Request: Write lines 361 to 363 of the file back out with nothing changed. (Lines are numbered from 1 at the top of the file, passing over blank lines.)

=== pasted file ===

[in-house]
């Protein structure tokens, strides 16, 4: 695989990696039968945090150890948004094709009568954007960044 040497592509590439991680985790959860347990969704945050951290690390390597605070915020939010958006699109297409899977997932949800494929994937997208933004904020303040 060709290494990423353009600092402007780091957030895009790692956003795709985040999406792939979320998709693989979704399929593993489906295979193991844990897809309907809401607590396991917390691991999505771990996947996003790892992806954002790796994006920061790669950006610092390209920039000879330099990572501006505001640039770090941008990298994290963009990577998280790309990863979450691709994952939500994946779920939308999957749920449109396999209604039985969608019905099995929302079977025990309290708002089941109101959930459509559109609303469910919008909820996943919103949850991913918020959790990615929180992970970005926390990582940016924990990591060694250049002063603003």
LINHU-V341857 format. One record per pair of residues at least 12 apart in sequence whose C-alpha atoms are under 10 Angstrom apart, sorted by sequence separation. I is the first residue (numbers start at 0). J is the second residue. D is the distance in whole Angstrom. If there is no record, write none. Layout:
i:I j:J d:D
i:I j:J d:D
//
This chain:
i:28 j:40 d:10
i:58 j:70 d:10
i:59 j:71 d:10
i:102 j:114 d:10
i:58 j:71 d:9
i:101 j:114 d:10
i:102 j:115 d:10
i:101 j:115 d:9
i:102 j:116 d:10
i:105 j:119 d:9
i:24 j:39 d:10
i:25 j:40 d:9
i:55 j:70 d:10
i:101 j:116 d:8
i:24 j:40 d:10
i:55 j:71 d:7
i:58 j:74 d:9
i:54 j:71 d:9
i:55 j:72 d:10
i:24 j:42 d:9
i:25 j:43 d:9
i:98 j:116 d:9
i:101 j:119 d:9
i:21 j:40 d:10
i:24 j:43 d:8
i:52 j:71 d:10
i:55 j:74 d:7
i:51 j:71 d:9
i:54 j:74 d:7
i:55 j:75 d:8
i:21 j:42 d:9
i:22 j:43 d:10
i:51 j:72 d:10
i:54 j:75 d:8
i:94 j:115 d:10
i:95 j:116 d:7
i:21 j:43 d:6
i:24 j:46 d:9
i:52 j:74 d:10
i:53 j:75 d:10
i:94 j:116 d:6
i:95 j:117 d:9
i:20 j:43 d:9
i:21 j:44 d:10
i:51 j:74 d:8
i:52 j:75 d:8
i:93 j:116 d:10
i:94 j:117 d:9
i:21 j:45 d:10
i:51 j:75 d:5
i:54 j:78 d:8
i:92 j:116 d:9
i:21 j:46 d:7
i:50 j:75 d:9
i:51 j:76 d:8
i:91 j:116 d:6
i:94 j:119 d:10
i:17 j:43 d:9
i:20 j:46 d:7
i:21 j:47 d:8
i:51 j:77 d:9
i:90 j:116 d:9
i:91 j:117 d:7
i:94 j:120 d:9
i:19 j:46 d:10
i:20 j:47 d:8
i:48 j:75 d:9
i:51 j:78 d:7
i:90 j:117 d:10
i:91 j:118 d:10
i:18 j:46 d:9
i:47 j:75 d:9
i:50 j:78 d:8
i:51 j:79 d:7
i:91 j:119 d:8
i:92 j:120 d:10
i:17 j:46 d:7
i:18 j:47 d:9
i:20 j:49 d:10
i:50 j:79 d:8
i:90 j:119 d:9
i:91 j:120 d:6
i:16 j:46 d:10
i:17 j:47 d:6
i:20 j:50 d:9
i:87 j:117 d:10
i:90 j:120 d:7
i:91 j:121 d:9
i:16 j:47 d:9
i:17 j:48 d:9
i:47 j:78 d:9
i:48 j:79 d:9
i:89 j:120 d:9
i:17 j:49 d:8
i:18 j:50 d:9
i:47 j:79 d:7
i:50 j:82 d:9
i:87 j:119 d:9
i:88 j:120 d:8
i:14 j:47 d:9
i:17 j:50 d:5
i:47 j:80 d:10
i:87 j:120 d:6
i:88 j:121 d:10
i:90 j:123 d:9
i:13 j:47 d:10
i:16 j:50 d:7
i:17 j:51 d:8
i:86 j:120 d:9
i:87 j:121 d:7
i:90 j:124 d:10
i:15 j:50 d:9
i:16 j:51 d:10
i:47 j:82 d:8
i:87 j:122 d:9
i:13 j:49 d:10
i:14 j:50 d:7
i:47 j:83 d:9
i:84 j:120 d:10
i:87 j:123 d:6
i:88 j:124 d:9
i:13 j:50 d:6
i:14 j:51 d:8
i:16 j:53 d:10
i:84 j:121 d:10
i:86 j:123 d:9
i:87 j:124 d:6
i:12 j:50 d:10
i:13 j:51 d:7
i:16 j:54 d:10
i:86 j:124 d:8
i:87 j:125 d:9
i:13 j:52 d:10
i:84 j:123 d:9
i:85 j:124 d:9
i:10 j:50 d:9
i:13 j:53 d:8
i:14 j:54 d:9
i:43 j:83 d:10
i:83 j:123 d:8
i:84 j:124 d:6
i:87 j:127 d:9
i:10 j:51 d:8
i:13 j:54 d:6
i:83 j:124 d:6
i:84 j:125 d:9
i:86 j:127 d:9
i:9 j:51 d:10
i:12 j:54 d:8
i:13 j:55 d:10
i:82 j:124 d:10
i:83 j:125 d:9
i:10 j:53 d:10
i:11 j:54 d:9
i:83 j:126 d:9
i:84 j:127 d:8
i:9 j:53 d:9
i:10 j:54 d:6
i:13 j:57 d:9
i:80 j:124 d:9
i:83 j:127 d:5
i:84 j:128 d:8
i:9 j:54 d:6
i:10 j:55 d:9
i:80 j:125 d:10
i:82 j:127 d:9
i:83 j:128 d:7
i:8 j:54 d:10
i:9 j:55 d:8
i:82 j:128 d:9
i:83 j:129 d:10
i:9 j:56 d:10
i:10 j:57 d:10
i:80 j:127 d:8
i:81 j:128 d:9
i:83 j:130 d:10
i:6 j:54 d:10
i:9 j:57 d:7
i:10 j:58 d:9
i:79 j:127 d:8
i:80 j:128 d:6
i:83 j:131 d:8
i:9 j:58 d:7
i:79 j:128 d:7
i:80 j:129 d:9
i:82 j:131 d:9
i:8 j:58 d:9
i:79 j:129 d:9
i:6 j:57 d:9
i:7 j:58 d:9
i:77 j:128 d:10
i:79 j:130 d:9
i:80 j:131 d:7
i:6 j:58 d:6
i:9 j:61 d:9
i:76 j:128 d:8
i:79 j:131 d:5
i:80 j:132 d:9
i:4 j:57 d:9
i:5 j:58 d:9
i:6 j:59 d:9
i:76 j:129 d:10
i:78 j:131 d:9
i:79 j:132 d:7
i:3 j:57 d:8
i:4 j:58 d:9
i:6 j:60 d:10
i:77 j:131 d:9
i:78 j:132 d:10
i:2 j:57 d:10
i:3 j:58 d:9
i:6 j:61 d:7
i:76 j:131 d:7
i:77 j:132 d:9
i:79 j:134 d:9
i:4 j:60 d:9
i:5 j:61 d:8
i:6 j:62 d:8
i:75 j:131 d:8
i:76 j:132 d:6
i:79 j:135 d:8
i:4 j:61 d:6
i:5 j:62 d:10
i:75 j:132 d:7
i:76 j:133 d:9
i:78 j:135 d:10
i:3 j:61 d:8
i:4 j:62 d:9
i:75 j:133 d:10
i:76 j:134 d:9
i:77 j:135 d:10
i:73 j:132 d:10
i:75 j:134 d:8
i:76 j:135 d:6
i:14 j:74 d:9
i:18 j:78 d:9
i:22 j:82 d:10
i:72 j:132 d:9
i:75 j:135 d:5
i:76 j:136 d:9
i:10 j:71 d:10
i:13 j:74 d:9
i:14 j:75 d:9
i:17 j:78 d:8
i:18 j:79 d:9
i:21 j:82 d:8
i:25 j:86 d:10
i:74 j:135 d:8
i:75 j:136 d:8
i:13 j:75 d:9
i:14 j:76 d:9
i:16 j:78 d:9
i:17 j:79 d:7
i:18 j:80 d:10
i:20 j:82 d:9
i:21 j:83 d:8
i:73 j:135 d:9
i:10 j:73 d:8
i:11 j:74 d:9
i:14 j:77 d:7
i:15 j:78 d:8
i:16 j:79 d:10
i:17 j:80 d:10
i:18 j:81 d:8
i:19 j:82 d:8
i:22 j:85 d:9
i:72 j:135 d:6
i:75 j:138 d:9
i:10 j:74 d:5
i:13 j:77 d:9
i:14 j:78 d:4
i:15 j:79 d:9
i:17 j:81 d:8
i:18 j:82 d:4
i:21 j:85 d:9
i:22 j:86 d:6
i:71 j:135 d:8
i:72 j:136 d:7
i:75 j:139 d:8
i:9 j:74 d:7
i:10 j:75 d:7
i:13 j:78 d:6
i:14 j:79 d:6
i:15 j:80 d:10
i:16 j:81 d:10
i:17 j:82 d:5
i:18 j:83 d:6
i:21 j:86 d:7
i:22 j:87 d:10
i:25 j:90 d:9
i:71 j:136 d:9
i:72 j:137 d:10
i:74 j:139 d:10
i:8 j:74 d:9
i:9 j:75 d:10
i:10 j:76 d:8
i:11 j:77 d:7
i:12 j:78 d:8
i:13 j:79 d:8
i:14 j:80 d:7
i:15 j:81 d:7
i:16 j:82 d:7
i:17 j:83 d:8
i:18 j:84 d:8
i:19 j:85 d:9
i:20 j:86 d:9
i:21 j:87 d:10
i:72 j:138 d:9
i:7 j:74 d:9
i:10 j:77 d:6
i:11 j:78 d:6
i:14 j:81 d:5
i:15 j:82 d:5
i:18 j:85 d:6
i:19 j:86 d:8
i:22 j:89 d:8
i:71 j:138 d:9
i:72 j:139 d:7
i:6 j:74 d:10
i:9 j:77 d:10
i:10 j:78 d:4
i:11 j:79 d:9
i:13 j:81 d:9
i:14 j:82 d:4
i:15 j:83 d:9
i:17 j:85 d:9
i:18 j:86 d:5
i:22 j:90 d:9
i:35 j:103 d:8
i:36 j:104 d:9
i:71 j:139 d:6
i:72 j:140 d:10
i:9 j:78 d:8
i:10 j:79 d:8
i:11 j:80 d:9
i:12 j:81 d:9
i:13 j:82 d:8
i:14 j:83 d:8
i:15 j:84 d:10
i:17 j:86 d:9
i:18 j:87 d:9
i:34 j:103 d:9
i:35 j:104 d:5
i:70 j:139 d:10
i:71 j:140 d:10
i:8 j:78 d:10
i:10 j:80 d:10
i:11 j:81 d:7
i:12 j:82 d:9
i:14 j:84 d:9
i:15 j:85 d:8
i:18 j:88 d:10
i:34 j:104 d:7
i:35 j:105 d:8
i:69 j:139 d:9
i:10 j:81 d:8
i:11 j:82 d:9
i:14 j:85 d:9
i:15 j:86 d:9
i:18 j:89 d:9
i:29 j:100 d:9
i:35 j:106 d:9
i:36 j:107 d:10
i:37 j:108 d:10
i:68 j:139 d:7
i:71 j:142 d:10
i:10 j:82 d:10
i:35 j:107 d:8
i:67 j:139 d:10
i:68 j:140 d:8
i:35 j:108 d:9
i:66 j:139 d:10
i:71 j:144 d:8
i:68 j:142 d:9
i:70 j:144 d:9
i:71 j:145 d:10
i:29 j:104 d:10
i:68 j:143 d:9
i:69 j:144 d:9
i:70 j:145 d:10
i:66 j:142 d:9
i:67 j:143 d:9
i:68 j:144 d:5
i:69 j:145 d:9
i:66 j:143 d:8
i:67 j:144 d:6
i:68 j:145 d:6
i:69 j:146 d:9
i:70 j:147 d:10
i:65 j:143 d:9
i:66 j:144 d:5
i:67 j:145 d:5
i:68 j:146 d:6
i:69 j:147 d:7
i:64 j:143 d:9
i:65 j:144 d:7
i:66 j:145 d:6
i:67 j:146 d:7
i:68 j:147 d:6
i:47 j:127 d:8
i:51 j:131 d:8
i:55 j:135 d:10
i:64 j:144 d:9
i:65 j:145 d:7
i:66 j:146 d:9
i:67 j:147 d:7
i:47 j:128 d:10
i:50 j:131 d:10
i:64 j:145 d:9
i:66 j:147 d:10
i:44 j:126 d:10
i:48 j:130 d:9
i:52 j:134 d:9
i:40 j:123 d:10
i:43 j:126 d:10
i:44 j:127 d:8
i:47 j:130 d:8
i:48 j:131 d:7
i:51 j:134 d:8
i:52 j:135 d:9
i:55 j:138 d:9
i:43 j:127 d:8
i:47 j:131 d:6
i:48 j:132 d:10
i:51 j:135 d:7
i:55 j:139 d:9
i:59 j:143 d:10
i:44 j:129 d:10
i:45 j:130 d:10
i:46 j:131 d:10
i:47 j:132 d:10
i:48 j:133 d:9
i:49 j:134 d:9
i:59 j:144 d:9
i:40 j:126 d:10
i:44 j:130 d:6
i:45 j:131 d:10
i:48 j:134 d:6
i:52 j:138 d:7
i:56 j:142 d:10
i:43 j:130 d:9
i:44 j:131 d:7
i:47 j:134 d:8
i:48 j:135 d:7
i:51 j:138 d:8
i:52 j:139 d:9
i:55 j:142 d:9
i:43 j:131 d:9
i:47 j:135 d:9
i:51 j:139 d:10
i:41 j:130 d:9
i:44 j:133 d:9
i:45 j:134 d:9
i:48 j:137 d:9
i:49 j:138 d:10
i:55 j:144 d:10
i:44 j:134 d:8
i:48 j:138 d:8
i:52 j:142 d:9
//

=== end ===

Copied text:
i:35 j:105 d:8
i:69 j:139 d:9
i:10 j:81 d:8